Three Ways We are Working to Protect BC Highways from Climate Change

BC climate change protection

It’s no secret. Extreme weather is on the rise as a result of global climate change.

What impacts will climate change have on our transportation infrastructure? Expect an increase in dramatic weather events like: coastal storm surges, extreme precipitation events and an increase in higher than normal temperatures.

Across BC, there are thousands of bridges allowing motorists to travel over our many lakes, rivers and streams. Our roadways also have countless culverts to pass water safely and prevent flood damage and erosion. When unexpected weather events happen, we can be dealing with more water than normal in a short period of time and this can present serious issues for bridges, roads and culverts that may not have enough capacity for these changed conditions. As a part of B.C.’s Climate Adaptation Strategy, we’re working with other key players to understand exactly what climate change might mean to our infrastructure and identifying ways we can adapt in response.

Here’s how:

  1. We’re analyzing and determining the vulnerabilities of our infrastructure from climate change.

    Since 2007, we’ve been working with climate scientists, meteorologists, hydrology specialists, as well as transportation engineering and operations and maintenance specialists, to assess and understand climate and weather vulnerabilities to our infrastructure. In recent years, a number of extreme weather events have severely impacted BC highways. For example, events in Bella Coola, Stewart and Pine Pass caused major damage to our transportation infrastructure. We carefully studied how climate, weather, terrain and topography – as well as the nature of watersheds surrounding our infrastructure – contributed to these events. We’ve also recognized the ways in which Mountain Pine Beetle infestations and forest fires can worsen impacts to infrastructure during extreme weather events. By using climate model information we can develop a better understanding of future potential impacts on our infrastructure.

  2. We’re developing ways to reduce vulnerabilities and adapt to changing climate.

    We require consideration and evaluation of any vulnerability associated with future climate change and extreme weather to be included in our infrastructure design work. This applies to new projects as well as rehabilitation and maintenance projects – which means we are considering appropriate climate adaptation over the entire design life of our infrastructure. We also contributed to the Engineers and Geoscientists BC Practice Manual to establish methods for developing climate adapted designs for our infrastructure. These measures will help us continue to provide a provincial transportation system that is resilient, reliable and efficient regardless of unfolding climate change and extreme weather events.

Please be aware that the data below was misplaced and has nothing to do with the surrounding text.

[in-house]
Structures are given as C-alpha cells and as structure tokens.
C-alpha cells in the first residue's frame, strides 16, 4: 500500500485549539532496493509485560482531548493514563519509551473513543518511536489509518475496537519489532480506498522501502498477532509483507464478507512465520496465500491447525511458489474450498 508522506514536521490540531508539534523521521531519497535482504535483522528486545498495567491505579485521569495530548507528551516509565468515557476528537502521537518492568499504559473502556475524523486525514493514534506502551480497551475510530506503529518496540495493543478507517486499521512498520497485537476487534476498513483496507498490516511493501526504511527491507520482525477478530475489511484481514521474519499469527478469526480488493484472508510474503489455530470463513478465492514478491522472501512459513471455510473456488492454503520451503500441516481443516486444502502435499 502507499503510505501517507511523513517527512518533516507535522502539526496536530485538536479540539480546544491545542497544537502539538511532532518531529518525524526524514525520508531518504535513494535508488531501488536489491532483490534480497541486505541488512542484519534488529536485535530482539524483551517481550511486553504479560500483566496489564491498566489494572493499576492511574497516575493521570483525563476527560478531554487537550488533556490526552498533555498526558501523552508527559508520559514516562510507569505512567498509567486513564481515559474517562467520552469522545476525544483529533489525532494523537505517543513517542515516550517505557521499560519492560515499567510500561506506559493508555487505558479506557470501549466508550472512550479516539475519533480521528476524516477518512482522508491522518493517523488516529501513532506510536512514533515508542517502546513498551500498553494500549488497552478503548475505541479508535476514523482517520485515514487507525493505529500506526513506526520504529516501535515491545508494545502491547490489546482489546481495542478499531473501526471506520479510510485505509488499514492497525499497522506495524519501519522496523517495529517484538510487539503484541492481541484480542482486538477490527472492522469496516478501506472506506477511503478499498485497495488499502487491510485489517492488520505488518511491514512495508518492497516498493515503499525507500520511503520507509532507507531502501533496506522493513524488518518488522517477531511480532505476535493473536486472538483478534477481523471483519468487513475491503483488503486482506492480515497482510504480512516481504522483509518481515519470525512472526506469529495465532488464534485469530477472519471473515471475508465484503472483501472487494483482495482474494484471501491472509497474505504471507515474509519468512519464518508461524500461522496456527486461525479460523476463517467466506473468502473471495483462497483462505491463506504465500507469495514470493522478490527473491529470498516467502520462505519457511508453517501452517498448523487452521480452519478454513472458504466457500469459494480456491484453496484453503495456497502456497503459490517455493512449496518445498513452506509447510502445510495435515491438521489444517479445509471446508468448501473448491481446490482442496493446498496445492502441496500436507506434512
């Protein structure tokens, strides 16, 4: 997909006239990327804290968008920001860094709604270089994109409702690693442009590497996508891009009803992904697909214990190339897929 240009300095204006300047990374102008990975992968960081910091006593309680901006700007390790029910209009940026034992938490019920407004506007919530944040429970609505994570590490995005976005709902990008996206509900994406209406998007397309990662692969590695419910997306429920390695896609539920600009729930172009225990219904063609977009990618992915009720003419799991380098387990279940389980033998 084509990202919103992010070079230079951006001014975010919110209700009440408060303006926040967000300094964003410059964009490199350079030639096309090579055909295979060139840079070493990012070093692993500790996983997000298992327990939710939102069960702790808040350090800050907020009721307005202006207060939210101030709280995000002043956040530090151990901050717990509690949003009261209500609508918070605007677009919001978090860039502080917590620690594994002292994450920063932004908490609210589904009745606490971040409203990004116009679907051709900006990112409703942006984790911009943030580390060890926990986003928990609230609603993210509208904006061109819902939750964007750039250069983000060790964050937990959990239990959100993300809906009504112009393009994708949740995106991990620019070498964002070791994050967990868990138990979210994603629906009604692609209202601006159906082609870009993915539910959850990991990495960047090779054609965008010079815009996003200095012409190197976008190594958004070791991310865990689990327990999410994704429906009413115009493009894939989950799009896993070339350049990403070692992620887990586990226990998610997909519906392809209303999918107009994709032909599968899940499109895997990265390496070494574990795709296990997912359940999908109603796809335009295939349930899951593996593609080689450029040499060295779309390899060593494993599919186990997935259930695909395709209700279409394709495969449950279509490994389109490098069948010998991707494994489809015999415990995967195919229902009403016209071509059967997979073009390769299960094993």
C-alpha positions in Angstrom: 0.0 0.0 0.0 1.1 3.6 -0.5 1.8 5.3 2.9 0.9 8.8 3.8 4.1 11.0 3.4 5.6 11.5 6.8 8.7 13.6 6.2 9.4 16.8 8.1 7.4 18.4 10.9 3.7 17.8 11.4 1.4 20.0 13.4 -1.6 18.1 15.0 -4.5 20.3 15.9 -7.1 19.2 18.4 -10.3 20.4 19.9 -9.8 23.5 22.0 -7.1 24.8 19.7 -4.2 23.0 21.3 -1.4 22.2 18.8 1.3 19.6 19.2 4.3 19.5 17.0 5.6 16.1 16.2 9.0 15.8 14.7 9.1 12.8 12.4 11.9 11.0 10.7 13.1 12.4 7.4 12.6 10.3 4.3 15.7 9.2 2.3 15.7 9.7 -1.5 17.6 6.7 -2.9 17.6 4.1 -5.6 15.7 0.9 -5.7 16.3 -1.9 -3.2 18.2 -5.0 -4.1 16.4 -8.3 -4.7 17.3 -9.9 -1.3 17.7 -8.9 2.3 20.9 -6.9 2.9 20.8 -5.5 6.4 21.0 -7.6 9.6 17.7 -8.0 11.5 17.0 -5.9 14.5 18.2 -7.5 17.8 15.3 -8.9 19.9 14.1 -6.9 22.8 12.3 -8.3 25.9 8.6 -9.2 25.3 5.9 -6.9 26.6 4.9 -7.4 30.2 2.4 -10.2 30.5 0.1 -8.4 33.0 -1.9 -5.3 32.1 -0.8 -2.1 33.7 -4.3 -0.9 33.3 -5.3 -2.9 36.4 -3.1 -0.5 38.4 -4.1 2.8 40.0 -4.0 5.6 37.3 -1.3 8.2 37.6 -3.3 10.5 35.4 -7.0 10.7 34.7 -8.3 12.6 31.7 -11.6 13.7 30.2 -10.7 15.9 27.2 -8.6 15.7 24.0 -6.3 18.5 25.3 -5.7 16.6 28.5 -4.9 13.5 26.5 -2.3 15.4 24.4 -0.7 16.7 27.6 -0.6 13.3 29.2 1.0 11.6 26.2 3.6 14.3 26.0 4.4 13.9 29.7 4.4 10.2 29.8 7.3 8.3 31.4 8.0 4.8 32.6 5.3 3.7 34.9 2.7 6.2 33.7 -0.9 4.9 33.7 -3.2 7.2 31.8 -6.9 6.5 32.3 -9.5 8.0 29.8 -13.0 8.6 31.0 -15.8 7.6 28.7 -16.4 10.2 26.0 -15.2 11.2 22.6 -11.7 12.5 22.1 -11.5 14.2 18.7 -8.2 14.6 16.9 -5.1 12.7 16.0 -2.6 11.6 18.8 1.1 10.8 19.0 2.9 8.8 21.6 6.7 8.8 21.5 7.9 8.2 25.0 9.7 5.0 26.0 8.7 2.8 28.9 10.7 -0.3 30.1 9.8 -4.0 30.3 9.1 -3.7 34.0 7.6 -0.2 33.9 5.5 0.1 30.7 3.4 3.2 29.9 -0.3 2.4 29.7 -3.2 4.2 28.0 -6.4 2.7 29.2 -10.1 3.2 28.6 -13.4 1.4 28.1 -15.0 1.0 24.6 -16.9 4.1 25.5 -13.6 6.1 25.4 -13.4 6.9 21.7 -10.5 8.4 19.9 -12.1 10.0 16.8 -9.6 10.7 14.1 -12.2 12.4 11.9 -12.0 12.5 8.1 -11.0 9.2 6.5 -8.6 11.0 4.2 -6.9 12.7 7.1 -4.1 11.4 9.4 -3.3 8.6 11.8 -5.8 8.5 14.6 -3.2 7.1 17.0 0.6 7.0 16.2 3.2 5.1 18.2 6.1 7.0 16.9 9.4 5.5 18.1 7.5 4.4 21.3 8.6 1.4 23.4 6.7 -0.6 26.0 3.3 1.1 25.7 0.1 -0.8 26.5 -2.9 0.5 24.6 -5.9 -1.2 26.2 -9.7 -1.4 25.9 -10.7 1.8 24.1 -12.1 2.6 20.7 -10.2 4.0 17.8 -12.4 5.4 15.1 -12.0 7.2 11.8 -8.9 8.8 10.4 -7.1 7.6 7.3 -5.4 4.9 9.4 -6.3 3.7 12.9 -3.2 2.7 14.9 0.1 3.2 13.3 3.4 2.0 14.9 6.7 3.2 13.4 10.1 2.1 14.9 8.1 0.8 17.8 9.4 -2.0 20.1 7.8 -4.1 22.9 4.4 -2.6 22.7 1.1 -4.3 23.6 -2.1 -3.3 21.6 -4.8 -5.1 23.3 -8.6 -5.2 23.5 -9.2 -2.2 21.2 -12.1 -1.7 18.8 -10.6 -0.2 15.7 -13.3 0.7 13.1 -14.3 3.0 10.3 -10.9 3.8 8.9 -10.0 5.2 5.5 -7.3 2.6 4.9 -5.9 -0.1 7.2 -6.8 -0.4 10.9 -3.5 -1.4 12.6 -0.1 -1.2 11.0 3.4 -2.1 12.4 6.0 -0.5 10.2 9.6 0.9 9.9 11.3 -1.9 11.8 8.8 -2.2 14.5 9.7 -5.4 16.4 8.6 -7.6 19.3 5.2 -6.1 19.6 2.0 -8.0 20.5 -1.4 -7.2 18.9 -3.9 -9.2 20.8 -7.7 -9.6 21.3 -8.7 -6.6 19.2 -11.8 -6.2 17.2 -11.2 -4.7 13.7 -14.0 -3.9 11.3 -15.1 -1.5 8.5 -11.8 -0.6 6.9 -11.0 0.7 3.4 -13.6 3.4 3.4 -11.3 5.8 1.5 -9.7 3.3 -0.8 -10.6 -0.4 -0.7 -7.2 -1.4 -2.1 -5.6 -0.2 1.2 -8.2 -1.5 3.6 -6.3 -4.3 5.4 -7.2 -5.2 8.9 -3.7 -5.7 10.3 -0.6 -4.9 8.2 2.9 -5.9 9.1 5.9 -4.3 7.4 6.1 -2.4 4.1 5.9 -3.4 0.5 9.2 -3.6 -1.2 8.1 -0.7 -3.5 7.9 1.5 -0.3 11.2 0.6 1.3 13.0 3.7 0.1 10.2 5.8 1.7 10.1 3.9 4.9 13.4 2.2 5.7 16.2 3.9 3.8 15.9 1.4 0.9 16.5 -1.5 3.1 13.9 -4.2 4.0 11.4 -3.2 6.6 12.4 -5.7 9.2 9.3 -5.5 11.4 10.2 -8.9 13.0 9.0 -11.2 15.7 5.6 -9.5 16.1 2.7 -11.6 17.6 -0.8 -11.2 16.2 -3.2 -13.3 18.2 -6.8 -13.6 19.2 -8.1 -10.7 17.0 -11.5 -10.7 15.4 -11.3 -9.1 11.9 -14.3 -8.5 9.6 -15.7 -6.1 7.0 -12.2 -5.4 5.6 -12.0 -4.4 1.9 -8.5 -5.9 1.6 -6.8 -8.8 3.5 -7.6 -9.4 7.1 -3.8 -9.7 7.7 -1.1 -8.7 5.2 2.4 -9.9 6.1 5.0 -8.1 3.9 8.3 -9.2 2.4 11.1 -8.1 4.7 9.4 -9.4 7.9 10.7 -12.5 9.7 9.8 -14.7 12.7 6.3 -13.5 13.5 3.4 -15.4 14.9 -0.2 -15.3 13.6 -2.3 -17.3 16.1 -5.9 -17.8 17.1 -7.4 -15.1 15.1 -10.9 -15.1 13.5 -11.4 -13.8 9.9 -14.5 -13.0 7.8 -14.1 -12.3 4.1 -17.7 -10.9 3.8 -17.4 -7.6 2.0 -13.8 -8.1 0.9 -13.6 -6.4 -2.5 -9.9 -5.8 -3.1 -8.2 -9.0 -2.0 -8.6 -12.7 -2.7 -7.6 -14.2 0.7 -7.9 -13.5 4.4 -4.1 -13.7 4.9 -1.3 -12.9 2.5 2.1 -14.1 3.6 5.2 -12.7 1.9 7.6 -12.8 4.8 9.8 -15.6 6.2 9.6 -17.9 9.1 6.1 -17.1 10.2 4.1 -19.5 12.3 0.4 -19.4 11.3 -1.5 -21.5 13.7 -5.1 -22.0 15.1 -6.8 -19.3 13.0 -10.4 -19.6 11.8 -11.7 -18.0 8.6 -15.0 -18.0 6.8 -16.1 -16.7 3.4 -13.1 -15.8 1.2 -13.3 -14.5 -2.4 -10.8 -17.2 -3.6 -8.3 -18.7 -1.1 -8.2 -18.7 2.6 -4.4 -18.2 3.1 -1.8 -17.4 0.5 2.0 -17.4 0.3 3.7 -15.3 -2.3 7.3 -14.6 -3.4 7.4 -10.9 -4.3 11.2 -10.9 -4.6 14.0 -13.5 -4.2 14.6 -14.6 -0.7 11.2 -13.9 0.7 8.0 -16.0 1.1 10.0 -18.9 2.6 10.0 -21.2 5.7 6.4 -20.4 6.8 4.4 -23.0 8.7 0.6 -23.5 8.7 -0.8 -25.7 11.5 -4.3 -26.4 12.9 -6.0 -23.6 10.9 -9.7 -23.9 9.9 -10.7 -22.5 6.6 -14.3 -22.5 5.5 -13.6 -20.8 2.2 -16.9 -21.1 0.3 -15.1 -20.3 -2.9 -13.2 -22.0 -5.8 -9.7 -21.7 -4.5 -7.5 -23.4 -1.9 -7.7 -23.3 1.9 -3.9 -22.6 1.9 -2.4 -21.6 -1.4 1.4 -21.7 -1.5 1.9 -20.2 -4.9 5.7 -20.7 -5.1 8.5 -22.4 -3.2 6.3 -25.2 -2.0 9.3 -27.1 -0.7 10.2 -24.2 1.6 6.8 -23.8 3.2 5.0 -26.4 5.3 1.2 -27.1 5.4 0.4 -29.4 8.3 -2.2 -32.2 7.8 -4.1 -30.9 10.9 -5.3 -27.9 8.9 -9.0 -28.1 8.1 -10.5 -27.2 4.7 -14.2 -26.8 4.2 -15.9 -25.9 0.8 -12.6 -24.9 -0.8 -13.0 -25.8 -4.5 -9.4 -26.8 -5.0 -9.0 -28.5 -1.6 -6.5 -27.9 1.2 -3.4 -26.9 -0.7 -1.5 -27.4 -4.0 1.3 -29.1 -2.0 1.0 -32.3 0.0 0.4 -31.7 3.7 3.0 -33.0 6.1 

3. We encourage climate change and adaptation education for professionals, consultants, staff & students.
  4. Adaptation is defined as “a change or the process of change by which an organism or species
    becomes better suited to its environment
    .” To make sure that our transportation infrastructure remains reliable in the face of climate change, we are taking steps to adapt BC highways, so that they can continue to connect communities across the province, whatever the weather.

    Have any comments or questions? Let us know in the comments below.

2 comments on “Three Ways We are Working to Protect BC Highways from Climate Change”

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  1. What about simple common sense? There are obvious vulnerabilities (obvious to locals) that don’t seem to be addressed as far as anyone can see, although admittedly they are seldom about major highways, and are probably hamstrung by local jurisdictions. I’m talking about single access areas being vulnerable to forest fire cutoff, when only a kilometer or two of connecting roadway would allow for effective evacuation. Also, any town that has a single bridge connecting both sides is at risk of severe trouble if the one bridge is damaged. There should be efforts made to fix that vulnerability. eg. Lake Cowichan.

    Reply
    • Hi Bart and thanks for your insightful suggestions. The BC government is undertaking a formal review of the recent wildfires in the province, with the aim to identify and address oversight and to reduce vulnerability.

      Here’s a link to more info: https://bcfloodfirereview.ca/

      Reply